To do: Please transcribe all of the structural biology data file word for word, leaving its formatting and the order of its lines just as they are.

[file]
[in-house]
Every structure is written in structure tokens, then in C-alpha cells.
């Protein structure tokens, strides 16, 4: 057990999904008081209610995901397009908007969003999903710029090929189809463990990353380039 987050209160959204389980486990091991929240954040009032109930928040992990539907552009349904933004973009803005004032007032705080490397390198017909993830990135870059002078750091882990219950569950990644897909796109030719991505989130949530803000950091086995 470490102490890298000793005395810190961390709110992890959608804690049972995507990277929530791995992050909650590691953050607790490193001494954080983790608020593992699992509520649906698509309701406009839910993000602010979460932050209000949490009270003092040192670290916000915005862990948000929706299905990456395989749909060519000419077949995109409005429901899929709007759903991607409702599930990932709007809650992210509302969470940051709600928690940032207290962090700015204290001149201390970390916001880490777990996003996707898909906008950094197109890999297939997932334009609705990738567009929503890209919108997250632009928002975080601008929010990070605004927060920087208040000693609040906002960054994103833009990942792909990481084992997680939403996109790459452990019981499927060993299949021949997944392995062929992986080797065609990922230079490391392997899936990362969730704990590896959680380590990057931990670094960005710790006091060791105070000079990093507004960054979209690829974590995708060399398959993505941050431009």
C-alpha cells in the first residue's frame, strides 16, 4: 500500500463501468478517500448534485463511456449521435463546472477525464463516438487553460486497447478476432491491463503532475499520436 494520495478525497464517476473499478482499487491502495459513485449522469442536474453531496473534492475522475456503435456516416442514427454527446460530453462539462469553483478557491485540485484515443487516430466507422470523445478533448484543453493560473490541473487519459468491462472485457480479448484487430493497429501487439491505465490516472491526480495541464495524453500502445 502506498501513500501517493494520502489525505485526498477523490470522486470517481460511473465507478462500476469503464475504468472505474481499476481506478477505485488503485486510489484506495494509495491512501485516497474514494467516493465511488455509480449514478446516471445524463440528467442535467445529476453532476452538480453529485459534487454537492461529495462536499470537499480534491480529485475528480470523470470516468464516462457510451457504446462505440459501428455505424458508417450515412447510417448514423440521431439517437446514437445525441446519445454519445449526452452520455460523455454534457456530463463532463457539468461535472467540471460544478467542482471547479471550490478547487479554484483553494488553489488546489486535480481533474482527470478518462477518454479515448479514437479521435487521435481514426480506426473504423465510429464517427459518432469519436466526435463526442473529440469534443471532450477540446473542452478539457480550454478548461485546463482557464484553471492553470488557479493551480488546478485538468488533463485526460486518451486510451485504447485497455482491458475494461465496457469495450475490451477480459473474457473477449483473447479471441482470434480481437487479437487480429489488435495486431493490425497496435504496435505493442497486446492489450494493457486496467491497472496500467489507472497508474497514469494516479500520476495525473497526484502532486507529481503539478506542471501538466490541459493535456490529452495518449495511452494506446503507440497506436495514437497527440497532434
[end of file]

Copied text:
[in-house]
Every structure is written in structure tokens, then in C-alpha cells.
């Protein structure tokens, strides 16, 4: 057990999904008081209610995901397009908007969003999903710029090929189809463990990353380039 987050209160959204389980486990091991929240954040009032109930928040992990539907552009349904933004973009803005004032007032705080490397390198017909993830990135870059002078750091882990219950569950990644897909796109030719991505989130949530803000950091086995 470490102490890298000793005395810190961390709110992890959608804690049972995507990277929530791995992050909650590691953050607790490193001494954080983790608020593992699992509520649906698509309701406009839910993000602010979460932050209000949490009270003092040192670290916000915005862990948000929706299905990456395989749909060519000419077949995109409005429901899929709007759903991607409702599930990932709007809650992210509302969470940051709600928690940032207290962090700015204290001149201390970390916001880490777990996003996707898909906008950094197109890999297939997932334009609705990738567009929503890209919108997250632009928002975080601008929010990070605004927060920087208040000693609040906002960054994103833009990942792909990481084992997680939403996109790459452990019981499927060993299949021949997944392995062929992986080797065609990922230079490391392997899936990362969730704990590896959680380590990057931990670094960005710790006091060791105070000079990093507004960054979209690829974590995708060399398959993505941050431009």
C-alpha cells in the first residue's frame, strides 16, 4: 500500500463501468478517500448534485463511456449521435463546472477525464463516438487553460486497447478476432491491463503532475499520436 494520495478525497464517476473499478482499487491502495459513485449522469442536474453531496473534492475522475456503435456516416442514427454527446460530453462539462469553483478557491485540485484515443487516430466507422470523445478533448484543453493560473490541473487519459468491462472485457480479448484487430493497429501487439491505465490516472491526480495541464495524453500502445 502506498501513500501517493494520502489525505485526498477523490470522486470517481460511473465507478462500476469503464475504468472505474481499476481506478477505485488503485486510489484506495494509495491512501485516497474514494467516493465511488455509480449514478446516471445524463440528467442535467445529476453532476452538480453529485459534487454537492461529495462536499470537499480534491480529485475528480470523470470516468464516462457510451457504446462505440459501428455505424458508417450515412447510417448514423440521431439517437446514437445525441446519445454519445449526452452520455460523455454534457456530463463532463457539468461535472467540471460544478467542482471547479471550490478547487479554484483553494488553489488546489486535480481533474482527470478518462477518454479515448479514437479521435487521435481514426480506426473504423465510429464517427459518432469519436466526435463526442473529440469534443471532450477540446473542452478539457480550454478548461485546463482557464484553471492553470488557479493551480488546478485538468488533463485526460486518451486510451485504447485497455482491458475494461465496457469495450475490451477480459473474457473477449483473447479471441482470434480481437487479437487480429489488435495486431493490425497496435504496435505493442497486446492489450494493457486496467491497472496500467489507472497508474497514469494516479500520476495525473497526484502532486507529481503539478506542471501538466490541459493535456490529452495518449495511452494506446503507440497506436495514437497527440497532434